“What’s wrong with him?” I could hear one of the reds yelling at the two greys.

“Don’t know,” the healthier grey answered back. “He suddenly got worse after the game. I’m trying to get him home,” he explained.

“Was he okay before…?” the red asked.

The healthy grey that was helping his friend shrugged. “He said he was a bit tired, but he’d been out partying last night, so…”

“I told you,” Arthur said in a low voice to the rest of us. “They don’t think of anybody but themselves -no thought for the rest of us in the community…”

Suddenly the grey collapsed, gasping onto the grass, and everybody on the red team stood around in a wide circle as one red ran to help the coughing man. “We’ve got to get him to the hospital,” he shouted, obviously searching for a phone in his pocket.

Nobody had one, of course, so the red yelled at our table. “Can one of you phone 911 for us?”

“He’s probably got Covid,” Arthur whispered to the rest of us.

But Harjit already had his phone out, and signalled to them he was phoning. “Can we help?” he yelled at the crowd, and started across the field towards them. Two of the players ran to stop him from coming closer.

“He might have the virus,” one of them yelled at him.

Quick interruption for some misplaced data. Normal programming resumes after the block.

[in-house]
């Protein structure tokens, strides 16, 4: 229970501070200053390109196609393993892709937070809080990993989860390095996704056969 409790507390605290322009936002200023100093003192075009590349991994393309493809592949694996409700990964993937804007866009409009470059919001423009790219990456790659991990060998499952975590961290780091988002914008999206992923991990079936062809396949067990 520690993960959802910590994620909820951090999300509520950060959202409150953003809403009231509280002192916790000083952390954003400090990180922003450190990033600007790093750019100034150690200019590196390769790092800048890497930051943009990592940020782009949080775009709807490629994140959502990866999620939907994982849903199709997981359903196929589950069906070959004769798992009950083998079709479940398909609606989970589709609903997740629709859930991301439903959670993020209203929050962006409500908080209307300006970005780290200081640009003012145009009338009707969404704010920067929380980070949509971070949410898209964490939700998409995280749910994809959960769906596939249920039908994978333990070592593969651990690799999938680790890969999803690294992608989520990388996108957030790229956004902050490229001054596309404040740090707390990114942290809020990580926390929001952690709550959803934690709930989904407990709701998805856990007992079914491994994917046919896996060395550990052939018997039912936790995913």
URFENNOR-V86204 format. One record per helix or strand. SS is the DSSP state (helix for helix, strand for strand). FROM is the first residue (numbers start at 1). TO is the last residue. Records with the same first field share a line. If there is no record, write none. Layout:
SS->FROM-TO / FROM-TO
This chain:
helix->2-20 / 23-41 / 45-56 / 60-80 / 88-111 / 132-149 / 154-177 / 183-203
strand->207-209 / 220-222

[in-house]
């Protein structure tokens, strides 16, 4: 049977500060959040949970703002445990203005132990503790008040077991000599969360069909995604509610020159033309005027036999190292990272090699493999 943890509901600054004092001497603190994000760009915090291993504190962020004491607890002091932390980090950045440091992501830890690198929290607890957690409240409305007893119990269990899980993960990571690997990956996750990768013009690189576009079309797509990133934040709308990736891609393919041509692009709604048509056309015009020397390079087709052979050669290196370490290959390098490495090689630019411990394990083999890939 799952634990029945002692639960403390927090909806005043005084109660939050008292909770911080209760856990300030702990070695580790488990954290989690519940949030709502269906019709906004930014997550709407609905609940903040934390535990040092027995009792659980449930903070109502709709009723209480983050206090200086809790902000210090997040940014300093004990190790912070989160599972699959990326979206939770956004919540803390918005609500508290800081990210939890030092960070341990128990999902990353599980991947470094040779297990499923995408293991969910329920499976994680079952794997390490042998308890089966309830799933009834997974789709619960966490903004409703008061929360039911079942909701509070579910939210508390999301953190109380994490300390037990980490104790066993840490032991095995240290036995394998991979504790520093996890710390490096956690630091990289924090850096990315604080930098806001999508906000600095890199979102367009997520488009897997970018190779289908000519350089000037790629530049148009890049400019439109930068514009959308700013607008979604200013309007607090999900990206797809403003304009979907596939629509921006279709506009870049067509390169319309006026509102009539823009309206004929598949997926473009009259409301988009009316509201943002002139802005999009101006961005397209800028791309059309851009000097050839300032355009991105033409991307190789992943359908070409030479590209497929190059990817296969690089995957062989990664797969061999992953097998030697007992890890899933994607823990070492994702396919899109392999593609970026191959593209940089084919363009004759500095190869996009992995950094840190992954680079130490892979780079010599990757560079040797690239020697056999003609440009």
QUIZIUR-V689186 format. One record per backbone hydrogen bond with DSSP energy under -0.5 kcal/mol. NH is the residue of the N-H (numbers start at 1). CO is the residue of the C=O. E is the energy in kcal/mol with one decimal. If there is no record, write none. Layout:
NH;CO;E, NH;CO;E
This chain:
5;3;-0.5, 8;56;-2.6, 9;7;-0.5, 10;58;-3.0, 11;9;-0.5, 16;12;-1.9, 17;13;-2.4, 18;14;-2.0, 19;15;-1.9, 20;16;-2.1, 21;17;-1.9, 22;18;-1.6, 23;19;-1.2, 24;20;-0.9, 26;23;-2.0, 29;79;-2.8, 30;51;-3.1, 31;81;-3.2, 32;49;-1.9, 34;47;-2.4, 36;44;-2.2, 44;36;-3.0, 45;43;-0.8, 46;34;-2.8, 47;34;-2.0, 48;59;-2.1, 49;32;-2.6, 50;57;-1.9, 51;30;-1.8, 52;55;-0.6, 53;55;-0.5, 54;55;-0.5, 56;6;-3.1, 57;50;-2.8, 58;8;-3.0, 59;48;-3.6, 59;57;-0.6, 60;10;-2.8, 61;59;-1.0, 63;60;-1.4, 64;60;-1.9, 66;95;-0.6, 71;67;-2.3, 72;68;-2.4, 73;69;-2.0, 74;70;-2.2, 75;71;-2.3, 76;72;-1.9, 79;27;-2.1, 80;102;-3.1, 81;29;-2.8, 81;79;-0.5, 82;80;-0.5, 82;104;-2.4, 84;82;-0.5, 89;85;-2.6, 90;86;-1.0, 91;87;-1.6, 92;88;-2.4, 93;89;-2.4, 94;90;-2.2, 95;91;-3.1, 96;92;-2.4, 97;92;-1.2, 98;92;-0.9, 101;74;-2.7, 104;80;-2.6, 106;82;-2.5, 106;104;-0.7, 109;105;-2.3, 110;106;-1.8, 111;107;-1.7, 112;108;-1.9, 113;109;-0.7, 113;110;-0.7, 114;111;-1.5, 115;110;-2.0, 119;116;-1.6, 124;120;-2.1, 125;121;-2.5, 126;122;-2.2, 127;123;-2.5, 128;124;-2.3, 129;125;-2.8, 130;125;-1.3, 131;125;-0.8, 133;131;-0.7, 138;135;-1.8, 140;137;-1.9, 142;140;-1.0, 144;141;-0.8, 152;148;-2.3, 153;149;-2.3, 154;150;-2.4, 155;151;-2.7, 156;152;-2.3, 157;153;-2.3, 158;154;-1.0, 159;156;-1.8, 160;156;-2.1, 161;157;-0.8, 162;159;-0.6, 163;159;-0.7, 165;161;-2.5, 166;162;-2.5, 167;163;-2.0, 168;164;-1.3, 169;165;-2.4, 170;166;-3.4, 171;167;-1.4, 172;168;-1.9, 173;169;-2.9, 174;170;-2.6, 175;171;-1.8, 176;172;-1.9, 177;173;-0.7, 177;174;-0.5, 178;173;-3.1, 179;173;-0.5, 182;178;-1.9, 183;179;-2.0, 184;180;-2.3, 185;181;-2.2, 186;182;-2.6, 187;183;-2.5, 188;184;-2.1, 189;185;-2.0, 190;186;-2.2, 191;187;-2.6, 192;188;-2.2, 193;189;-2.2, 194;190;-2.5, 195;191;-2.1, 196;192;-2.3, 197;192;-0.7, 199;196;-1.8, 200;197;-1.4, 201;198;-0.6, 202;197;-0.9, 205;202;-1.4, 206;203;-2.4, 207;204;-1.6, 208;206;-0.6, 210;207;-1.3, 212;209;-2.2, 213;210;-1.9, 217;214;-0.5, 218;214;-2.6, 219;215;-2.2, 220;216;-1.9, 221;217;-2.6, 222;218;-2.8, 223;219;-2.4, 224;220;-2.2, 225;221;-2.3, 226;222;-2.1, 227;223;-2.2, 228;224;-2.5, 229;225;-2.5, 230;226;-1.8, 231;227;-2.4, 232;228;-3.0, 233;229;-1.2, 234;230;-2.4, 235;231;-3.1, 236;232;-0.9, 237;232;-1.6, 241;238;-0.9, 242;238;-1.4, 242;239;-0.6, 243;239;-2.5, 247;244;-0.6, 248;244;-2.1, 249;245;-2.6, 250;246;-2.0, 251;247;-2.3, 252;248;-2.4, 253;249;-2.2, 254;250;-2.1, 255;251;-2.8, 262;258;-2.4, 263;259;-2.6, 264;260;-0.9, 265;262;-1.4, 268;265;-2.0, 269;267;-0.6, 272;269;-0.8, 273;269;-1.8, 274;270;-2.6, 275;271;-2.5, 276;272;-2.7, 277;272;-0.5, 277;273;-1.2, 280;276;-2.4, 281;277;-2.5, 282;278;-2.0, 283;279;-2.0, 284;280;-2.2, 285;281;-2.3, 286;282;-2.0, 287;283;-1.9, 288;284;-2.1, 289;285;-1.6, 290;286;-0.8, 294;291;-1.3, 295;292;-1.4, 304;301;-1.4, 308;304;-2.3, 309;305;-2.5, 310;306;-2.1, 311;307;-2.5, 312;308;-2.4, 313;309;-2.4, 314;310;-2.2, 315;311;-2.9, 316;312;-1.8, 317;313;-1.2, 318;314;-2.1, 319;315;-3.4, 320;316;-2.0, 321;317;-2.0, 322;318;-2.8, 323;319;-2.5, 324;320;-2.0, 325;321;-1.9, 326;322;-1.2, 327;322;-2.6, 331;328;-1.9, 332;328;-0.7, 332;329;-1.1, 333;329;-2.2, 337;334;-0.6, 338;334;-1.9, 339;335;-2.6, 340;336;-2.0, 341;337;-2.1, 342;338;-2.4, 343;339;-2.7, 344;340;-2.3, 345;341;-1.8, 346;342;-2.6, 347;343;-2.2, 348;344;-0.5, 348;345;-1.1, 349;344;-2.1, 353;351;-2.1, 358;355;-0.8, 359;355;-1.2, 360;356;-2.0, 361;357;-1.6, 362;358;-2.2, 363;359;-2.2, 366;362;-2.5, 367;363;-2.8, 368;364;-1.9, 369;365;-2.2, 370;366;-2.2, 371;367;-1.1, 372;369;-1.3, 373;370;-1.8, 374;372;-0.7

“I’m a doctor,” Harjit replied. “Or at least was until I retired…”

But the two reds blocked his way as one of them looked over his shoulder at the young man lying on the grass. “Thanks, but he seems to be settling now,” he added. “We can manage till the paramedics get here.” And he gently took Harjit by his shoulder and guided him back to our table. “Thanks again,” the red said to him again, and turned to leave.

“I think the youth of today are just fine,” Harjit said when he sat down with us again.

Fortunately Arthur decided to sip quietly at his cooling cup of coffee.

“We are all ‘us’ nowadays, I think,” Jeremy said as he added a few more crumbs to his beard.

In choice, we are so oft beguiled

It’s interesting just how important categories are in our lives, isn’t it? I mean, let’s face it, often they’re just adjectives –subordinate to their nouns. Add-ons. And yet, they can frame context, colour perception, and even determine value. Some, like, say, texture or odour may be interesting but trivial; some –size, or cost, for example- may be more important although optional in a description. There are, however, categories that seem to thrust themselves upon an object and are deemed essential to its description, essential to placing it in some sort of usable context. To understanding its Gestalt. These often spring to mind as questions so quickly they are almost automatic. Gender is one such category, age, perhaps another. And depending, I suppose on the situation, the society, or even the category to which the listener belongs, there may be several others that are deemed necessary to frame the issue appropriately.